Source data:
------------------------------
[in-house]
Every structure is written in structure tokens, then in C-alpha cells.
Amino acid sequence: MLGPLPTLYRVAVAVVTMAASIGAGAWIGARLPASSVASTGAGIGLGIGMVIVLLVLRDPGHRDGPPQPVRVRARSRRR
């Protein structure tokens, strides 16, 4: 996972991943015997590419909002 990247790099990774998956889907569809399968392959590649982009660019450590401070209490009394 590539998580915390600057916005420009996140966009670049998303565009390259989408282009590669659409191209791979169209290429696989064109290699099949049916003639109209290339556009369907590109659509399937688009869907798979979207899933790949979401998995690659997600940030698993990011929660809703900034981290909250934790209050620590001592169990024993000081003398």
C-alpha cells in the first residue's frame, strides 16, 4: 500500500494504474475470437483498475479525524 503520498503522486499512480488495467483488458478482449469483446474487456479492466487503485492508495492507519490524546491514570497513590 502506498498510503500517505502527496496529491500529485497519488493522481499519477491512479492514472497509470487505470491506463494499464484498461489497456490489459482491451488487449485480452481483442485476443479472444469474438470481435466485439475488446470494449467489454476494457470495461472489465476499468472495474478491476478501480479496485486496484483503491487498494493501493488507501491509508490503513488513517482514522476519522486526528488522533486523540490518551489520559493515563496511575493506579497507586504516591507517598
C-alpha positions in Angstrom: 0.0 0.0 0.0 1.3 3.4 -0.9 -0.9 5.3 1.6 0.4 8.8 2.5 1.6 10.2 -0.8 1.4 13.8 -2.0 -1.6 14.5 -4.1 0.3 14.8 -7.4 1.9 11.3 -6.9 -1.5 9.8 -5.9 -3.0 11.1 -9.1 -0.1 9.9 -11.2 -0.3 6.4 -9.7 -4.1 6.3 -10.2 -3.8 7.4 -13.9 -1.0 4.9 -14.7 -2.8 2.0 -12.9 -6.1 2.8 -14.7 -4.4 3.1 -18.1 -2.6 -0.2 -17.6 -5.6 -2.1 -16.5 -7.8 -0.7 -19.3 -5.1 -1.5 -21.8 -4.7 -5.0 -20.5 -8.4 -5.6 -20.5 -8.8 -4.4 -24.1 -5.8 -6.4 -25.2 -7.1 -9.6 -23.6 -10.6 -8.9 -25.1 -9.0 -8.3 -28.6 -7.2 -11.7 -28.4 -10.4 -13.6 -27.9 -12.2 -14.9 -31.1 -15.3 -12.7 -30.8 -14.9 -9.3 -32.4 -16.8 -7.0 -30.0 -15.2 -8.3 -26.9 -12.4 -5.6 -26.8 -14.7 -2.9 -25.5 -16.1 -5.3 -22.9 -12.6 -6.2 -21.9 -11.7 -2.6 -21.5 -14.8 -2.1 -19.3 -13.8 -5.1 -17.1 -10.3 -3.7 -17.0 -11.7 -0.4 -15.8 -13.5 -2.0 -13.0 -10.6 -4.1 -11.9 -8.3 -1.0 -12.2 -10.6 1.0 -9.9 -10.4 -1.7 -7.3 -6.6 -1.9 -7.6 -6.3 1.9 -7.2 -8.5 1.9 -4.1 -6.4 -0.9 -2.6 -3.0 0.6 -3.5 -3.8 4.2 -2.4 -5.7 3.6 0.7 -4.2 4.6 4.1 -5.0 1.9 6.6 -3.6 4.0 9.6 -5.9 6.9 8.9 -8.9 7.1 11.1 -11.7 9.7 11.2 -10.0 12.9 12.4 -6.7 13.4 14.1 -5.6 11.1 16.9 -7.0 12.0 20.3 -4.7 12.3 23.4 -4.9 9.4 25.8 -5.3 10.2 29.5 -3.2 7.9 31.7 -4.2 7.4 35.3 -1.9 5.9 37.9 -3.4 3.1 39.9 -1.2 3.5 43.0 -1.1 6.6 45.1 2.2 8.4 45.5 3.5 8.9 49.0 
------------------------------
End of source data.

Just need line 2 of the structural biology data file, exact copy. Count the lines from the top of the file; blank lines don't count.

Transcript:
Every structure is written in structure tokens, then in C-alpha cells.